R has a steep learning curve. | Learning Curve in Python is easier than learning R. |

**24) Write code to accomplish a task**

**Ans:**

**25) When is it appropriate to use the “next” statement in R?**

**Ans:**

This code iterates through a range of numbers from 1 to 20 and prints the values. I don’t want to print 15, though, so I’ve used the next statement to skip that iteration and move on to other values. The output would print 1-14 and 16-20.

**26) How do you assign a variable in R?**

**Ans:**

- myVar <- 15
- print(myVar
- Notice the following is also valid:
- myVar = 15
- print(myVar)

You can also assign variables the other way around in R.

- “helloWorld” -> myVar

The string “helloWorld” is now stored in the myVar variable. Note that this would produce an error if we got mixed up and tried to plug an undefined variable object into a string, as in:

- myVar -> “helloWorld”

Error: object ‘myVar’ not found

Scoping of variables is something to consider as well. <<- acts as the “superassignment” operator and is useful for closures. A good example on how to use this can be found on stackoverflow.

**27) What are the different data types/objects in R?**

**Ans:**

*know*R, and you’re not winging it. Unlike other object-oriented languages such as C, R doesn’t ask users to declare a data type when assigning a variable. Instead, everything in R correlates to an R data object. When you assign a variable in R, you assign it a

**data object and that object’s**data type determines the data type of the variable. The most commonly used data objects include:

- Vectors
- Matrices
- Lists
- Arrays
- Factors
- Data frames

**28) What are the objects you use most frequently?**

**Ans:**

This question is meant to gather a sense of your experiences in R. Simply think about some recent work you’ve done in R and explain the data objects you use most often. If you use arrays frequently, explain why and how you’ve used them.

**29) Why use R?**

**Ans:**

This is a variant of the “advantages of R” question. Reasons to use R include its open-source nature and the fact that it’s a versatile tool for statistical plotting, analysis, and portrayal. Don’t be afraid to give some personal reasons as well. Maybe you simply love the assignment operator in R or feel that it’s more elegant than other languages—but always remember to explicate. You should be answering follow-up questions before they’re even asked.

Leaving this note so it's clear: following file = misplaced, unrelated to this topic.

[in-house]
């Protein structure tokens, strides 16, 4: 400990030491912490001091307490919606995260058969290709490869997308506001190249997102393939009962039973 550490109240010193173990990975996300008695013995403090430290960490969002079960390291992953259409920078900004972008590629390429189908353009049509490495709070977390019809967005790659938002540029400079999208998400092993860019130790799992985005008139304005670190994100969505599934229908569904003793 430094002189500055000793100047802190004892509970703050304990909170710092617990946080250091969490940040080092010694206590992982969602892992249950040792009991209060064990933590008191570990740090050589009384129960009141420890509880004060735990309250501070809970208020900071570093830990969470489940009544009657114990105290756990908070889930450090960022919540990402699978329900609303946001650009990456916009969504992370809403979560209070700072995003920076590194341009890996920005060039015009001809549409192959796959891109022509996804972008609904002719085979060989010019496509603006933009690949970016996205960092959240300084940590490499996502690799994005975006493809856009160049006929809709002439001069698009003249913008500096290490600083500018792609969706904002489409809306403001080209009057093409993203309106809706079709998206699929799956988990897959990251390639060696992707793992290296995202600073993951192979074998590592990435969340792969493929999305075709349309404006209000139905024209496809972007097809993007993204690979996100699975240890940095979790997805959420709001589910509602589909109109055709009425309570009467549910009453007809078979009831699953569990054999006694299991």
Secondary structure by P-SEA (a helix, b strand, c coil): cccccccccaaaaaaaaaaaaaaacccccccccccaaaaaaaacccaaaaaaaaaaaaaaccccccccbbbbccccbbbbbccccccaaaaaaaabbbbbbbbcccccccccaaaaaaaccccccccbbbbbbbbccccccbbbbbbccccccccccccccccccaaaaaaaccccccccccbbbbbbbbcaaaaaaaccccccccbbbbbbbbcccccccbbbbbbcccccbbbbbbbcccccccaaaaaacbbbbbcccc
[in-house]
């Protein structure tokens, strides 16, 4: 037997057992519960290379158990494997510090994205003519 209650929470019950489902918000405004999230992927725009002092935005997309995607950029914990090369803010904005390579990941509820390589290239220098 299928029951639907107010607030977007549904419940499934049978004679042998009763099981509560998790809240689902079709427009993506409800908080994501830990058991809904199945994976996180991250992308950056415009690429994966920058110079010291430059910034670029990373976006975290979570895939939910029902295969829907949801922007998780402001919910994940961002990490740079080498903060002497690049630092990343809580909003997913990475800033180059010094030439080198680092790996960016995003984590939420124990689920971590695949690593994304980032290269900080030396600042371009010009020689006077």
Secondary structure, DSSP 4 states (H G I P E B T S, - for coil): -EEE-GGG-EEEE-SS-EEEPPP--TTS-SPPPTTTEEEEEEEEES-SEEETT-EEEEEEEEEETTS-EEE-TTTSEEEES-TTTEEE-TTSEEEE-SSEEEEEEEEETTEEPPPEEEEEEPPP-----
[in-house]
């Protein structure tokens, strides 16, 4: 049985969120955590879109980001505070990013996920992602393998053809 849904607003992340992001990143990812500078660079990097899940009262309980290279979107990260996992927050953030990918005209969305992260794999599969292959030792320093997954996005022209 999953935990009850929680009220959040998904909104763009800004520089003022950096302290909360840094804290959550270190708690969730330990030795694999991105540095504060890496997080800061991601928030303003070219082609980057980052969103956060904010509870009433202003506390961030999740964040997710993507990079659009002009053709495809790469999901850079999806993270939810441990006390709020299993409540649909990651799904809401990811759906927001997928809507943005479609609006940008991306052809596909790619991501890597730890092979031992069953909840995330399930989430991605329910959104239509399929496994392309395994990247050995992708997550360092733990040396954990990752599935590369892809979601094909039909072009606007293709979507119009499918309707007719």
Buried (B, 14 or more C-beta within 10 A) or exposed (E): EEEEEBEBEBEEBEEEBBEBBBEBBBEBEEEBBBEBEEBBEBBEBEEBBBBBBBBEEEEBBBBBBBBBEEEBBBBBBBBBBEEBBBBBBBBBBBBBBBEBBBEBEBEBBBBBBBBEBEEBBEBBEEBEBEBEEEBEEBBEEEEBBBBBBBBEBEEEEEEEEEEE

**30) What are some of your favorite functions in R?**

**Ans:**

As a user of R, you should be able to come up with some functions on the spot and describe them. Functions that save time and, as a result, money will always be something an interviewer likes to hear about.

**31) Write a custom function in R**

**Ans:**Sometimes you’ll be asked to create a custom function on the fly. An example of a custom function from quick-r’s guide:

- myFunction <- function(arg1, arg2, … ){
- statements
- return(object)
- }

Functions can be simple or complex, but they should make your code more extensible, readable, and efficient. This is a chance to show your ingenuity and experience.

**32) How do you import data in R?**

**Ans:**

Let’s use CSV as an example, as it’s a very common data format. Simply make sure the file is saved in a CSV format, then use the read function to import the data.

yourRDateHere <- read.csv(“Data.csv”, header = TRUE)

Though not required, strictly speaking, the argument header = TRUE is used to ensure that labels are not parsed as data. Making this argument false means you either don’t have labels in your CSV or you want them to be part of the data output in R.

To do the same with data in a .txt file, simply change read.csv to read.table.

**33) How do you install a package in R?**

**Ans:**

There are many ways to install a package in R. Some even include using the GUI. We’re coders, so we’re not going to give those attention.

Type the following into your console and hit enter:

- install.packages(“package_name”)

Followed by:

- library(package_name)

It’s that simple. The first command installs the package and the second loads the package into the session.

**34)How you can produce co-relations and covariances?**

**Ans:**

Cor-relations is produced by cor() and covariances is produced by cov() function.

**35) What is difference between matrix and dataframes?**

**Ans:**

Dataframe can contain different type of data but matrix can contain only similar type of data.

**36) What is difference between lapply and sapply?**

**Ans:**

lapply is used to show the output in the form of list whereas sapply is used to show the output in the form of vector or data frame

**37) What is the difference between seq(4) and seq_along(4)?**

**Ans:**